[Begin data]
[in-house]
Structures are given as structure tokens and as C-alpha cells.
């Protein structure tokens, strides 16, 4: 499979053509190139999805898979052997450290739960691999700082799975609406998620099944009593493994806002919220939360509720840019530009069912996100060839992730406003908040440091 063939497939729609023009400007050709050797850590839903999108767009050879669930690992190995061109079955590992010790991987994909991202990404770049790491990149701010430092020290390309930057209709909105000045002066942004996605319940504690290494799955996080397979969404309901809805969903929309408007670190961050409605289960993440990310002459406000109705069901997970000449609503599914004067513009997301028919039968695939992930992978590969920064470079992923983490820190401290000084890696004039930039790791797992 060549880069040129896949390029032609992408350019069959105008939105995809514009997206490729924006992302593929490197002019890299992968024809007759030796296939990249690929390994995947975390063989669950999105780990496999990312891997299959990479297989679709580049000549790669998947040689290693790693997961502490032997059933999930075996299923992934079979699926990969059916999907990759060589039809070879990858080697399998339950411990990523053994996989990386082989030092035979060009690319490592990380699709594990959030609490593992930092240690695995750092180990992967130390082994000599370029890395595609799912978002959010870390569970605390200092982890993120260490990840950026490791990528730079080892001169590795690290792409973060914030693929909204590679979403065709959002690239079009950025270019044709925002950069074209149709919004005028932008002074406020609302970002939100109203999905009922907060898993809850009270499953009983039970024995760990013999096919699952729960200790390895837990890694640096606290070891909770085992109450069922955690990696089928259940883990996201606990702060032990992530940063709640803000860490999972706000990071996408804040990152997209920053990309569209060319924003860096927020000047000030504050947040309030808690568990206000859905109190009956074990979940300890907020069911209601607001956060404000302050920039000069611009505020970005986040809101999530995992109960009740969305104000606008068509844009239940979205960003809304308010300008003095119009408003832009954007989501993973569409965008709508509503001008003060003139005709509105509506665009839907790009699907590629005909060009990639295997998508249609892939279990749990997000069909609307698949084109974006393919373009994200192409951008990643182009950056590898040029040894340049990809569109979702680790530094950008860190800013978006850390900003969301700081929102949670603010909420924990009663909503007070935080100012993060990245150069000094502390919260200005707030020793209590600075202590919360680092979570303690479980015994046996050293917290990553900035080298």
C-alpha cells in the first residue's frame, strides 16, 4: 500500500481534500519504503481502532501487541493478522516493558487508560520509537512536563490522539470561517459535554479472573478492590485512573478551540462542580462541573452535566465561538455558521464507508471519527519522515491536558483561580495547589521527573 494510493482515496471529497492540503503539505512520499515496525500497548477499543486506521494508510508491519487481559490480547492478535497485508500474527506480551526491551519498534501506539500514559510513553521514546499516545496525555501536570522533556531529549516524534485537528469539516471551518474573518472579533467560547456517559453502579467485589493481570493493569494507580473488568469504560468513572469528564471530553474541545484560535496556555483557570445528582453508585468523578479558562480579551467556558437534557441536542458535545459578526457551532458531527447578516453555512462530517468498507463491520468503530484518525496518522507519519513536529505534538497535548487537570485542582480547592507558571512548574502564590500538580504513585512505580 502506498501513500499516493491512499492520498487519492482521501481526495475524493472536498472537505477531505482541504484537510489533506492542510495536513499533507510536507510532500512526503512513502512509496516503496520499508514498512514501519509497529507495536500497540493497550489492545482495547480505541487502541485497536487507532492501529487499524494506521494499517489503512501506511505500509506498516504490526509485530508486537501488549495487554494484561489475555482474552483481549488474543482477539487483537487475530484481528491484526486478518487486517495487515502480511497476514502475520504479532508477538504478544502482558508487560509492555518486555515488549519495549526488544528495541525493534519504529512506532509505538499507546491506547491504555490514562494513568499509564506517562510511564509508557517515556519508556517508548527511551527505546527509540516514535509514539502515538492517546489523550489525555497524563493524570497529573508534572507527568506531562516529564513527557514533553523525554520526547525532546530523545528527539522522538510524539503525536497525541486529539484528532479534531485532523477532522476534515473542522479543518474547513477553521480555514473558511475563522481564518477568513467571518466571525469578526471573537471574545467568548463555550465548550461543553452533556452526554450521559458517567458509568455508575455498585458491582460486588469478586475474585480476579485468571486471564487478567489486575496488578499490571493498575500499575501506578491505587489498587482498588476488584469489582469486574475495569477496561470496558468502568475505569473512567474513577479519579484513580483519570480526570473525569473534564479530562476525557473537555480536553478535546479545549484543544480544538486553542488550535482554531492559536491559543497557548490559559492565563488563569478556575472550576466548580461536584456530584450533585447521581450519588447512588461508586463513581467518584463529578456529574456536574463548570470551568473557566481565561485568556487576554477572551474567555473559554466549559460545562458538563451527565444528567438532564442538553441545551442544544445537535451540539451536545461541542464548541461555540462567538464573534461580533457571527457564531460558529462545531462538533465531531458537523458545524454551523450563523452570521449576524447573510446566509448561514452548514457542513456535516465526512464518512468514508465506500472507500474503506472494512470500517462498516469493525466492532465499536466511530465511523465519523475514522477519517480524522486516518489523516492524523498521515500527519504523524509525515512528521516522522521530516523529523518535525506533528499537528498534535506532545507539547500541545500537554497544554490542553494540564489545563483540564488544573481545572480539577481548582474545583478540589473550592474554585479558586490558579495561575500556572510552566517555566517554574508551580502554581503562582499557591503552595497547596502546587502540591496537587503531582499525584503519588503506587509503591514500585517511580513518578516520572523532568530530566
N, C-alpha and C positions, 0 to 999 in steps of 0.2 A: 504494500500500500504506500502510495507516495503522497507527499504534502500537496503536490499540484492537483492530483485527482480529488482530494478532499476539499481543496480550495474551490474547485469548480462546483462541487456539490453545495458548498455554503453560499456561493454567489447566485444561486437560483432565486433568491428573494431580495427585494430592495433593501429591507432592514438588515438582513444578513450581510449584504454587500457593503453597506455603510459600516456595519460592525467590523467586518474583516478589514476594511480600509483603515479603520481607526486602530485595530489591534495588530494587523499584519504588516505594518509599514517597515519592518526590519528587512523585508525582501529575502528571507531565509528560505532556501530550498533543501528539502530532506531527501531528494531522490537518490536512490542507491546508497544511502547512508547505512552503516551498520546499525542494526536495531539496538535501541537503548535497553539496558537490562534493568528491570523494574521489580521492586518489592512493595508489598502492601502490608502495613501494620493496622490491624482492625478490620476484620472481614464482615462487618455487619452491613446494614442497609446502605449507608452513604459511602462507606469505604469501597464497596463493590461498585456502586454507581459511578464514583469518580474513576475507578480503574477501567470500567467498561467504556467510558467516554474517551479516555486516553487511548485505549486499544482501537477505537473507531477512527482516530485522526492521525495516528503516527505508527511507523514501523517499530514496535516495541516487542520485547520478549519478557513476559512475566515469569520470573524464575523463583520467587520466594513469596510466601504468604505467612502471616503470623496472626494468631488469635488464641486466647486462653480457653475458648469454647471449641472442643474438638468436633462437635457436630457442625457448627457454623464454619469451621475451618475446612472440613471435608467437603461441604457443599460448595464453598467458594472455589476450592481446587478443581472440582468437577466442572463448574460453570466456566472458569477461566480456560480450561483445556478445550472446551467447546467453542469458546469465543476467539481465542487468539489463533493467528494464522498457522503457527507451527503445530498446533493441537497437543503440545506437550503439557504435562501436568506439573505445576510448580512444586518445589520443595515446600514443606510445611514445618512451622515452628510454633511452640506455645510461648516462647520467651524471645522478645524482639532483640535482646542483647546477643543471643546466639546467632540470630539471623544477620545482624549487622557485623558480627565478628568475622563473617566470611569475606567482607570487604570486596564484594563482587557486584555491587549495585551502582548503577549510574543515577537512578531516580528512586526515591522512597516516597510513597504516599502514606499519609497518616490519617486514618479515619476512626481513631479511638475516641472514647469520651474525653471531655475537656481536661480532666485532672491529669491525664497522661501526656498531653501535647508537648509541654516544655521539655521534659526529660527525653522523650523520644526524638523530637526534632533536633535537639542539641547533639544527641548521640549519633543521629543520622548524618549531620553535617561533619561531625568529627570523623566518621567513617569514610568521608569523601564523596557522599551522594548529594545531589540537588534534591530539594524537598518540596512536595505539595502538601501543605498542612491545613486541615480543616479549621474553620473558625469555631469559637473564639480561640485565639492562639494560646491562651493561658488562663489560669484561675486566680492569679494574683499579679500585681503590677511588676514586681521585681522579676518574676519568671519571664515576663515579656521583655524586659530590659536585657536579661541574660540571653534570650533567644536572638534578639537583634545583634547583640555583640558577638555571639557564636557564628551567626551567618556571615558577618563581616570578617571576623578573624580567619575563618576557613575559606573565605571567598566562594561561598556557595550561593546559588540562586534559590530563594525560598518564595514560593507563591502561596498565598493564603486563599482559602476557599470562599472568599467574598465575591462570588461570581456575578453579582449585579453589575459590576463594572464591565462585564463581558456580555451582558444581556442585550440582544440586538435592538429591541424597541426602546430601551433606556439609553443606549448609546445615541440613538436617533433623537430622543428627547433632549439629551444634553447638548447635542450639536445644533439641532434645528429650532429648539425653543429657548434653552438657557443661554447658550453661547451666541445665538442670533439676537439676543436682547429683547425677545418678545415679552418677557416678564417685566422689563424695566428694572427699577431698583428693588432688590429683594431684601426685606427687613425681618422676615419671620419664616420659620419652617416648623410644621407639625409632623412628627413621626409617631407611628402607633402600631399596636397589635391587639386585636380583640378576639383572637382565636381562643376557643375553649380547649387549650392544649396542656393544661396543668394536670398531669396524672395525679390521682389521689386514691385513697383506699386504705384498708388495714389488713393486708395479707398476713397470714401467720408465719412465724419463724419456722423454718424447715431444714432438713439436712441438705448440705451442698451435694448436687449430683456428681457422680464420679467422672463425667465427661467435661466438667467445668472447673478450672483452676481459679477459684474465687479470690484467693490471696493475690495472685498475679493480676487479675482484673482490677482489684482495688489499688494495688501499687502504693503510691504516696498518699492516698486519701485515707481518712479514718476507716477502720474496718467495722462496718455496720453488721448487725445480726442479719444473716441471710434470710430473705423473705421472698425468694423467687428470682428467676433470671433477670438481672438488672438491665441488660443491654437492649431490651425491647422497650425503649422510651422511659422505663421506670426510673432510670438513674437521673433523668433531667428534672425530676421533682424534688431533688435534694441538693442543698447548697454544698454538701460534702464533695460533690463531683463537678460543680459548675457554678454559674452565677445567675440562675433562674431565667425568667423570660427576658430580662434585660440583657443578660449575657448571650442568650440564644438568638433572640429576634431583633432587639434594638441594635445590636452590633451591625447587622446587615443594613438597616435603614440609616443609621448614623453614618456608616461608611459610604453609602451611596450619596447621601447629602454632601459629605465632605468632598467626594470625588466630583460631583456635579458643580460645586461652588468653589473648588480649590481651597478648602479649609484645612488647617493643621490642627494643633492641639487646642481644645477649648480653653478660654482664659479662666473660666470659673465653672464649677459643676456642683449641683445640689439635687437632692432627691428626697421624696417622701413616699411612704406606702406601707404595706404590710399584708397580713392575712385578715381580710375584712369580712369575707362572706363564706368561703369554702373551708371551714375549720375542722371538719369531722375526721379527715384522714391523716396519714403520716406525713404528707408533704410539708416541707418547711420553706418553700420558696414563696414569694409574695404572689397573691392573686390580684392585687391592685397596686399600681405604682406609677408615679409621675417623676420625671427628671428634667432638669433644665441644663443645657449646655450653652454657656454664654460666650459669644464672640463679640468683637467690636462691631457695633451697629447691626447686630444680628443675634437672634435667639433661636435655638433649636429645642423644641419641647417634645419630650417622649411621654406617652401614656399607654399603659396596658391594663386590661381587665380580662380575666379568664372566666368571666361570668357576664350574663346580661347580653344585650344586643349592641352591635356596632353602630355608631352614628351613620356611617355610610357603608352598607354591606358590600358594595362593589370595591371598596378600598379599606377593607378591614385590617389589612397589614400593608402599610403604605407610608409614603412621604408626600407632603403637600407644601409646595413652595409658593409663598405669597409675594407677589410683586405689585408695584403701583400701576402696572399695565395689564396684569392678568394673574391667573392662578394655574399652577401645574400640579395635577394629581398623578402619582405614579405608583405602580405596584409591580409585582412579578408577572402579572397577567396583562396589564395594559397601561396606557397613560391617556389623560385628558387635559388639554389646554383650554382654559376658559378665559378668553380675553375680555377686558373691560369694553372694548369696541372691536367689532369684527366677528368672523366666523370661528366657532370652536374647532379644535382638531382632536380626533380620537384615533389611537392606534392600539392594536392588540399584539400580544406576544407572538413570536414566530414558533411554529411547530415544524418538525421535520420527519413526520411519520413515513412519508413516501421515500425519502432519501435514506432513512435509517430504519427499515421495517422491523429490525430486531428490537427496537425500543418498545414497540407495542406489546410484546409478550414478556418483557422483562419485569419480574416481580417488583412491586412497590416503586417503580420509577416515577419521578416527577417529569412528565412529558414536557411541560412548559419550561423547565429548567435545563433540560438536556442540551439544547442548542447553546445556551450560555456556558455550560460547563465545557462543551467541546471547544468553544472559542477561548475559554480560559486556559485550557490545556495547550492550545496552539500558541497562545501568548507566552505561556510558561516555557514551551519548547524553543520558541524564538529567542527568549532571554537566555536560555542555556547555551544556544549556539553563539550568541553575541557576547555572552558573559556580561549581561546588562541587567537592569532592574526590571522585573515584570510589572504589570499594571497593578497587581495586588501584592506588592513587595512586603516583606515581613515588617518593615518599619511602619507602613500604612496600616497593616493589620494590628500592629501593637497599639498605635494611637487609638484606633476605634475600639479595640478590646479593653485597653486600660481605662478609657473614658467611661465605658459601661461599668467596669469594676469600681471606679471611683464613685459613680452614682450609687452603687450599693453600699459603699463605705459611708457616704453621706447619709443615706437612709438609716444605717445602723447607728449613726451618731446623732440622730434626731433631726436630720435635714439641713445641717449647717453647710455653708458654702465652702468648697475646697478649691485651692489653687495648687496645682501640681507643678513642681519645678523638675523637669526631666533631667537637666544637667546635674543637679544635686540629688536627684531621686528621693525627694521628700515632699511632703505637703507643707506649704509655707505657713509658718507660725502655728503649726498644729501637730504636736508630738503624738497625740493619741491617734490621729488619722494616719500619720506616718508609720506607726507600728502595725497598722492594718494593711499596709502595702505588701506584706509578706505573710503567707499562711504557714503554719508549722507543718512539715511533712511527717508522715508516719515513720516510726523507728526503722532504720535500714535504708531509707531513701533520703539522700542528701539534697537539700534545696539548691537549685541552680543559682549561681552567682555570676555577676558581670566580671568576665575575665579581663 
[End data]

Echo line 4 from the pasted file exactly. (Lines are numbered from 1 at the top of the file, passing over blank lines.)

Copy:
C-alpha cells in the first residue's frame, strides 16, 4: 500500500481534500519504503481502532501487541493478522516493558487508560520509537512536563490522539470561517459535554479472573478492590485512573478551540462542580462541573452535566465561538455558521464507508471519527519522515491536558483561580495547589521527573 494510493482515496471529497492540503503539505512520499515496525500497548477499543486506521494508510508491519487481559490480547492478535497485508500474527506480551526491551519498534501506539500514559510513553521514546499516545496525555501536570522533556531529549516524534485537528469539516471551518474573518472579533467560547456517559453502579467485589493481570493493569494507580473488568469504560468513572469528564471530553474541545484560535496556555483557570445528582453508585468523578479558562480579551467556558437534557441536542458535545459578526457551532458531527447578516453555512462530517468498507463491520468503530484518525496518522507519519513536529505534538497535548487537570485542582480547592507558571512548574502564590500538580504513585512505580 502506498501513500499516493491512499492520498487519492482521501481526495475524493472536498472537505477531505482541504484537510489533506492542510495536513499533507510536507510532500512526503512513502512509496516503496520499508514498512514501519509497529507495536500497540493497550489492545482495547480505541487502541485497536487507532492501529487499524494506521494499517489503512501506511505500509506498516504490526509485530508486537501488549495487554494484561489475555482474552483481549488474543482477539487483537487475530484481528491484526486478518487486517495487515502480511497476514502475520504479532508477538504478544502482558508487560509492555518486555515488549519495549526488544528495541525493534519504529512506532509505538499507546491506547491504555490514562494513568499509564506517562510511564509508557517515556519508556517508548527511551527505546527509540516514535509514539502515538492517546489523550489525555497524563493524570497529573508534572507527568506531562516529564513527557514533553523525554520526547525532546530523545528527539522522538510524539503525536497525541486529539484528532479534531485532523477532522476534515473542522479543518474547513477553521480555514473558511475563522481564518477568513467571518466571525469578526471573537471574545467568548463555550465548550461543553452533556452526554450521559458517567458509568455508575455498585458491582460486588469478586475474585480476579485468571486471564487478567489486575496488578499490571493498575500499575501506578491505587489498587482498588476488584469489582469486574475495569477496561470496558468502568475505569473512567474513577479519579484513580483519570480526570473525569473534564479530562476525557473537555480536553478535546479545549484543544480544538486553542488550535482554531492559536491559543497557548490559559492565563488563569478556575472550576466548580461536584456530584450533585447521581450519588447512588461508586463513581467518584463529578456529574456536574463548570470551568473557566481565561485568556487576554477572551474567555473559554466549559460545562458538563451527565444528567438532564442538553441545551442544544445537535451540539451536545461541542464548541461555540462567538464573534461580533457571527457564531460558529462545531462538533465531531458537523458545524454551523450563523452570521449576524447573510446566509448561514452548514457542513456535516465526512464518512468514508465506500472507500474503506472494512470500517462498516469493525466492532465499536466511530465511523465519523475514522477519517480524522486516518489523516492524523498521515500527519504523524509525515512528521516522522521530516523529523518535525506533528499537528498534535506532545507539547500541545500537554497544554490542553494540564489545563483540564488544573481545572480539577481548582474545583478540589473550592474554585479558586490558579495561575500556572510552566517555566517554574508551580502554581503562582499557591503552595497547596502546587502540591496537587503531582499525584503519588503506587509503591514500585517511580513518578516520572523532568530530566